Friday, December 15, 2006

Of Kings and Constitutions

HUA HIN, Thailand – The Thai people must love constitutions, they’ve made so many of them – 17 in all and another one in the works. That’s an average of one new charter every five years since the first one was promulgated in 1932.

They even have a national holiday, Constitution Day, to commemorate the first Constitution. It also, in a way, marks the first coup d’etat, since Thailand’s first constitution was born of the revolt that ended the absolute monarchy. Since then there has been a kind of synergy between coups and constitutions.

Constitution Day was Dec 11, and I celebrated it with a round of golf at the Royal Hua Hin Golf Course. For some reason it tickles me to know that it was on this very course that King Rama VII got word that of the coup in Bangkok.

In fact, Thai people don’t care much at all about written constitutions. But they really love their King. That was evident five days earlier when on Dec 6 the country celebrated King Bhumibol Adulyadej’s birthday.

That was the occasion for another burst of yellow T-shirts (the royal color), bright lights and candlelight processions. Nobody held a candle for the 1997 Constitution that was consigned to the dust bin following the Sept 19 military takeover.

Thai people put their faith in personalities, not documents. And for the past several decades, that faith has not been misplaced. The reigning monarch, King Bhumibo, is perhaps the best advertisement in the world for modern monarchy.

He has intervened judiciously, yet positively in Thai politics during the 60 years he has been on the throne. The problem, of course, is that he is mortal. Indeed, the birthday celebrations underscored the fact that at 79 he has had a long life.

Since the Sept 19 coup, it seems as if the Thai elite have been pushing Crown Prince Vajiralongkorn to the forefront. He appears more and more on the pages of the newspapers, often pictured with his young son, a reassuring portrait of dynastic continuity.

What nobody can predict with any assurance is how he would serve, what capabilities or proclivities he would display should he ascend the throne (in Thailand the oldest son does not automatically succeed, and many here prefer his sister as reigning Queen.)

Still a modern country, one that aspires to be called a democracy, must have a constitution so the generals who took power and scrapped the previous charter have set in motion the writing of a new one.

That process is just getting underway. A list of about 2,000 potential drafters will be presented to the junta, which goes by the name Council on National Security. It will then be pared down to about 100 who will do the actual drafting then present the finished product to the people for ratification.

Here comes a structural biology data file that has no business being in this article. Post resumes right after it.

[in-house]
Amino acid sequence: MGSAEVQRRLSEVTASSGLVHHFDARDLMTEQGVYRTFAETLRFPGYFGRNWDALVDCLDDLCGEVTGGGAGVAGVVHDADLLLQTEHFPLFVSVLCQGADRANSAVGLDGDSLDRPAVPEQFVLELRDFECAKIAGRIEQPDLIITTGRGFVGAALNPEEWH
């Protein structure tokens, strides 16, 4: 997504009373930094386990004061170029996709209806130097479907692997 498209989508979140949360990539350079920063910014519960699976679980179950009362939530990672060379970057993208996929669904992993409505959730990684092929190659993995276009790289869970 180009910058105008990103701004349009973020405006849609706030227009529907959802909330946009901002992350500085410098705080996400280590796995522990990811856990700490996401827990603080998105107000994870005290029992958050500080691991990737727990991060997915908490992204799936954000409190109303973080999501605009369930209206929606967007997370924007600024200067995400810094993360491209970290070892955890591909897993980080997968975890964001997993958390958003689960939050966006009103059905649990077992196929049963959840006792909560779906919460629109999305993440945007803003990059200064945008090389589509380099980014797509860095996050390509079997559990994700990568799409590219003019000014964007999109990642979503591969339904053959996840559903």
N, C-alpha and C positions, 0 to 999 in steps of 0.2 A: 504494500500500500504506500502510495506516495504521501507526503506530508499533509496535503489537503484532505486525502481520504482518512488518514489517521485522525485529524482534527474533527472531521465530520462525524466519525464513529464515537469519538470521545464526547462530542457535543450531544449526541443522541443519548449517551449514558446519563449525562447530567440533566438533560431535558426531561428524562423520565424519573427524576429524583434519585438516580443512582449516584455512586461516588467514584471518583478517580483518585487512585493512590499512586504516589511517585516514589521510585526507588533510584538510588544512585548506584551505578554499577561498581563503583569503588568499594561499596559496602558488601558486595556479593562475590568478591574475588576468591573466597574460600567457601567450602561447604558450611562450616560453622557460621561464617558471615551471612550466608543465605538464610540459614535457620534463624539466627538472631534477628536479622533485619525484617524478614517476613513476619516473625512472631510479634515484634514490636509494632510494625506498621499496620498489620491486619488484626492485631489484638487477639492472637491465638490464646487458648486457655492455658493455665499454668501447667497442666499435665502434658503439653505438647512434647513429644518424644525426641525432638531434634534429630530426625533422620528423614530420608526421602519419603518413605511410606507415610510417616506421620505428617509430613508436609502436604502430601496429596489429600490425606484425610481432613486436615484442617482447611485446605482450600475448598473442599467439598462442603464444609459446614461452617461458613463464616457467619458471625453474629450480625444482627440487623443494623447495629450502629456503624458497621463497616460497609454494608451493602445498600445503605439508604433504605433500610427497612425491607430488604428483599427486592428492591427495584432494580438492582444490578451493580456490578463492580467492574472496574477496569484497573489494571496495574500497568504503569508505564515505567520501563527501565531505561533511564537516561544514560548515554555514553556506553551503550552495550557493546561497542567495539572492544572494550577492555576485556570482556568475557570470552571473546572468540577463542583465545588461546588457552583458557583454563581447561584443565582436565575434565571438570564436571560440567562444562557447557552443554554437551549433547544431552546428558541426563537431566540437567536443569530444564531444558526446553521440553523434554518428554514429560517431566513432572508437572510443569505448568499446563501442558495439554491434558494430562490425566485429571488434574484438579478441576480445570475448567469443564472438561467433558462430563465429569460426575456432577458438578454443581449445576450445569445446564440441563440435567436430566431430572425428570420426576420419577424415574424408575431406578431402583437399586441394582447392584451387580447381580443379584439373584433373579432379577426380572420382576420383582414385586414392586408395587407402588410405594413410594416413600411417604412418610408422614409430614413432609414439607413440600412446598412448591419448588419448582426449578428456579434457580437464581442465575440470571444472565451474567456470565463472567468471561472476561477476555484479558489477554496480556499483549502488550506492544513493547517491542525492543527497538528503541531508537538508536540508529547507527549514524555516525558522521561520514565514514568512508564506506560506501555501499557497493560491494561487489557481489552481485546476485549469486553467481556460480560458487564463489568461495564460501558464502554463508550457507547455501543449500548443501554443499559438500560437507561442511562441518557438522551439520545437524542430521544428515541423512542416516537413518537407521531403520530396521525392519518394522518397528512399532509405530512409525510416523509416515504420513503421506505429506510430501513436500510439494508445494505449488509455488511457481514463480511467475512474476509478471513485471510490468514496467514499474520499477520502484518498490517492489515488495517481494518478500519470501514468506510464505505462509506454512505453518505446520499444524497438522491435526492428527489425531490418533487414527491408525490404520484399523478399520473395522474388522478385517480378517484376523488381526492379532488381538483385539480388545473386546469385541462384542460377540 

Even though the drafters have not yet been chosen, a certain pessimism has settled over the process. “This is the first time in recent memory that Thailand’s prospects of having a liberal and people-oriented charger are dim,” wrote the Bangkok Post in an editorial.

There is speculation that the new charter will incorporate certain illiberal elements, such as possibly introducing “functional” constituencies representing business or other sectoral interests in addition to directly elected members of the new parliament.

It is also expected that the new document will clarify and probably enhance the prerogatives of the monarch.

The 1997 constitution was often described as the best Thailand had ever had, indeed one of the most thought-out and liberal constitutions anywhere in the world. It was written with widespread input from people of all walks of life.

It also failed Thailand utterly.

The reasons are manifold, but they ultimately come down to that fact that Thais trust people more than they do the rule of law.

A Thai once asked me why the United States has never had a military coup. The answer was easy: “We revere our constitution as much as you revere your King.” (Interestingly these institutions are almost equally venerable – the ruling Chakri Dynasty was founded in 1782, the US Constitution was written in 1789.)

Thailand could have the best constitution ever written, but unless the government and the people abide by the commonly agreed rules, then the new 18th constitution will only be the prelude to the 19th and the 20th and the …


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